Thursday, June 30, 2005

Time to remove Assembly powers?

The Government are in the process of giving extra powers to the Welsh Assembly at present. Given the dreadful lack of competence in the areas in which the Assembly has got powers this is something I will be opposing.

With the latest figures showing yet another rise in hospital waiting lists I feel the time has come to seriously consider removing health as an area of responsibility from the Assembly. I have applied for an adjournment debate on this subject in Parliament but would welcome some online comment from bloggers.

PS apologies for the sporadic posts but for some reason I have not been able to log on from Parliament and I was visiting the in-laws in Hungary over the weekend.

Sunday, June 19, 2005

Anyone remember "Top Cat"?

The week before last presented an opportunity to ask a question to the Prime Minister during the weekly question time session. Firing off questions at Mr Blair in a packed House of Commons is a potentially nerve racking experience so I made sure I had rehearsed what I was going to say.

Unfortunately I had not bargained for the effect that my initials would have on the government benches as the speaker called "Mr David T. C. Davies". As I rose to my feet several hundred people opposite started singing the theme tune from the cartoon series "Top Cat." Peter Hain then performed a solo version the following week.

The kindly staff at Hansard had advised me to use the initials to differentiate myself from David Davis MP Shadow Home Secretary and Tory leadership contender. This seemed reasonable at the time. However if the Labour back benchers don't get bored of the joke soon we are going to have to think of something else.

Friday, June 03, 2005

Should the Assembly discuss debt relief?

The need to alleviate the dire levels of poverty which persist throughout many parts of the third world, especially Africa, is something agreed upon by all political parties.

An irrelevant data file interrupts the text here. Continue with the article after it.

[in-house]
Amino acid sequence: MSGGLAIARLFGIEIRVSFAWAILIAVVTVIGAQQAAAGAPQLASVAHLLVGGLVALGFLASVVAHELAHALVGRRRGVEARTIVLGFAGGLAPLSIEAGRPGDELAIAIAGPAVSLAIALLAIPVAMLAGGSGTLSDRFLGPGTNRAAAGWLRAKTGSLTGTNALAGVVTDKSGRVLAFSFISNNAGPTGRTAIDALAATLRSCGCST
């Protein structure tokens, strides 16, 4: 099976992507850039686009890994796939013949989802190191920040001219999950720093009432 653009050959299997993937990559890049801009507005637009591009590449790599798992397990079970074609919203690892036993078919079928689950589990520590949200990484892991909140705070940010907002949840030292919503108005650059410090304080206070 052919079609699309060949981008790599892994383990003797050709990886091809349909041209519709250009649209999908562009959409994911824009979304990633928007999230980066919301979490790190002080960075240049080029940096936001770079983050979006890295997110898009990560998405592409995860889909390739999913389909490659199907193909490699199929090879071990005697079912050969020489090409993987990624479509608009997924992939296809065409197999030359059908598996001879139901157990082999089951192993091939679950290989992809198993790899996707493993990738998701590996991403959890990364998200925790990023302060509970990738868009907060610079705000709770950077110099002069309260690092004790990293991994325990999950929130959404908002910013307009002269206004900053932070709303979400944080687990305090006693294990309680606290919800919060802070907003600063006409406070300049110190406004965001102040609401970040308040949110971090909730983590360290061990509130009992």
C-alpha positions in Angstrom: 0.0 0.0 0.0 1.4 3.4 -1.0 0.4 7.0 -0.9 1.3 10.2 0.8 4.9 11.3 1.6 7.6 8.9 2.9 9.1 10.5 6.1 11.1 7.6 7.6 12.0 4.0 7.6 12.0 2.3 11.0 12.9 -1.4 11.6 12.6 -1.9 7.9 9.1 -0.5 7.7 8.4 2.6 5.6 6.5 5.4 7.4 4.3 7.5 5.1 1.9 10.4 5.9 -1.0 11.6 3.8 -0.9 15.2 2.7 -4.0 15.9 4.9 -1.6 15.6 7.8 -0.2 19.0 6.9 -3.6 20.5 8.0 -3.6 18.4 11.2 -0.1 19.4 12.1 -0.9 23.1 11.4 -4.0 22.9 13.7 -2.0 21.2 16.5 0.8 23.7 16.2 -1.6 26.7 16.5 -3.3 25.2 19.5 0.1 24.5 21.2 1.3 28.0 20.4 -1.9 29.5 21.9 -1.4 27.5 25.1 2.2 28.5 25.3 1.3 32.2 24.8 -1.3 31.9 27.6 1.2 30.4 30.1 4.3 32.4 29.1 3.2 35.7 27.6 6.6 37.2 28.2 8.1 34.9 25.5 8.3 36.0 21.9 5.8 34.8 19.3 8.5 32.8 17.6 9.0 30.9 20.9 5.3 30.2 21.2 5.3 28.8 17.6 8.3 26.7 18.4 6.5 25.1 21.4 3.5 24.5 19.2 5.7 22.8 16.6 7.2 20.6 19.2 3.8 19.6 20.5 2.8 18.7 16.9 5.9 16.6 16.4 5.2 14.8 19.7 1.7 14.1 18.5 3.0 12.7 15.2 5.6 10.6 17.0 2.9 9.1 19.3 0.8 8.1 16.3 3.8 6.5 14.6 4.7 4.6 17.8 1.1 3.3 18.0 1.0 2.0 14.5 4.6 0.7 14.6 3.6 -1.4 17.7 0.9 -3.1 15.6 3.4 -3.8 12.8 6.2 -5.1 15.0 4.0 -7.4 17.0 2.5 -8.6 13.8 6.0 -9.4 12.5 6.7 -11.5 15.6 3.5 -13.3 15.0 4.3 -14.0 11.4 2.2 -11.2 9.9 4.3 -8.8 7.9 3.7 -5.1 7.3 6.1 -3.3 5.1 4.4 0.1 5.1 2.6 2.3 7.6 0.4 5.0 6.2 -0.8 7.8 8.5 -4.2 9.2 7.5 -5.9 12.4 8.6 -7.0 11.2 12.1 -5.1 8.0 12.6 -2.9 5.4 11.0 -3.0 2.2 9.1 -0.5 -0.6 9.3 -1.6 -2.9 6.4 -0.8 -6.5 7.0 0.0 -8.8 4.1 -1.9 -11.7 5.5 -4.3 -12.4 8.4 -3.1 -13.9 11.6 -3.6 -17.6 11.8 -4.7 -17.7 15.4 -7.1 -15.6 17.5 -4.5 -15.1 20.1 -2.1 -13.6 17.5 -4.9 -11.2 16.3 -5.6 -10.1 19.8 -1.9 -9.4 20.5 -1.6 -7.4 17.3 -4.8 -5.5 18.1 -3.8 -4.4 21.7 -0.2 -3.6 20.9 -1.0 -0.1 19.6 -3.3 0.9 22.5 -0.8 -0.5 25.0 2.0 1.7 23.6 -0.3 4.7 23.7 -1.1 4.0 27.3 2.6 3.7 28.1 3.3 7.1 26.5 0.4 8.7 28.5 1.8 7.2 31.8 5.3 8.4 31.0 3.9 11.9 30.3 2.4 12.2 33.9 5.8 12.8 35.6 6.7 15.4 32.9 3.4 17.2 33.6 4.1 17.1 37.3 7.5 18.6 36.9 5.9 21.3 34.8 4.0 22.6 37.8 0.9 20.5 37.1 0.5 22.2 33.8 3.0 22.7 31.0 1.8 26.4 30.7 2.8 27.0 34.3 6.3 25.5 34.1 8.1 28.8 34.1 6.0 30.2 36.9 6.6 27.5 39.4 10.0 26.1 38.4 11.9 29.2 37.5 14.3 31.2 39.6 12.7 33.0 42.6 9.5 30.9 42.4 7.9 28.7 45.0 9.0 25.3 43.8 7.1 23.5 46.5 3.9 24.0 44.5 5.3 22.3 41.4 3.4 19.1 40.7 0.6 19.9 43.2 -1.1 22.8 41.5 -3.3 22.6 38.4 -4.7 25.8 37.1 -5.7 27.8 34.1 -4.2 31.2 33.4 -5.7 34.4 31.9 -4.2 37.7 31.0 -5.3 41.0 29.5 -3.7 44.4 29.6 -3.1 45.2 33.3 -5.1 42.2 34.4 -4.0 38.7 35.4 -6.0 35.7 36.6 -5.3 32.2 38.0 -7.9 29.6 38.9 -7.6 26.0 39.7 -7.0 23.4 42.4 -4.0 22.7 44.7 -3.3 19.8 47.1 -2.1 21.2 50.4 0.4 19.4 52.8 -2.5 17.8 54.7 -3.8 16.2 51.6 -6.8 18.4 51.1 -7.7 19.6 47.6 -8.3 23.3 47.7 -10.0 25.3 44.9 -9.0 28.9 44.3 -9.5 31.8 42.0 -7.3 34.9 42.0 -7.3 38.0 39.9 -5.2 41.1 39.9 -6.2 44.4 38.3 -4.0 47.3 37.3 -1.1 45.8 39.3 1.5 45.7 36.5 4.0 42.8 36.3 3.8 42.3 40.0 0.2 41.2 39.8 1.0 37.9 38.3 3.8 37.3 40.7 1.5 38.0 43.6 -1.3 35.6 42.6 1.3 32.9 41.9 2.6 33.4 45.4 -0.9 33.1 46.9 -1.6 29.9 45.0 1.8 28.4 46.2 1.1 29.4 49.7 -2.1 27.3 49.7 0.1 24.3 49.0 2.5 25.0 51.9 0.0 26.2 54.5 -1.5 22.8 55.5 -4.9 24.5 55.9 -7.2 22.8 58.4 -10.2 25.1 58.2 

However I cannot support the call by one AM for the Welsh Assembly to debate the matter. Standards of living in the third world could be raised to some extent by western governments adopting different policies on debt relief and free trade. Britain’s contribution towards this is something that will have to be debated and agreed upon at national government level – ie in Parliament.

The Welsh Assembly meets for 7 hours a week. If an hour or more is set aside for discussing a matter over which it has absolutely no control, but on which all it’s members are in full agreement, then up to 20 AMs will all get up and make essentially the same speech, describing the situation in identical terms, and calling on the government to do more. A resolution will then be unanimously passed.

AMs may feel strongly about poverty. They forget that everyone else does. If the Assembly is going to pass resolutions on international affairs perhaps every local council should also do likewise. Why stop there? The board of every health authority could just as logically suspend discussions on waiting lists and MRSA to debate debt relief, – over which they have as much influence as the Welsh Assembly.

If the Assembly must pass a resolution - then it should simply be tabled and passed without debate. Whatever influence they feel a resolution will have on the government can be allowed to take effect without the need for a long debate which will allow the Assembly to avoid discussing matters for which it does have responsibility.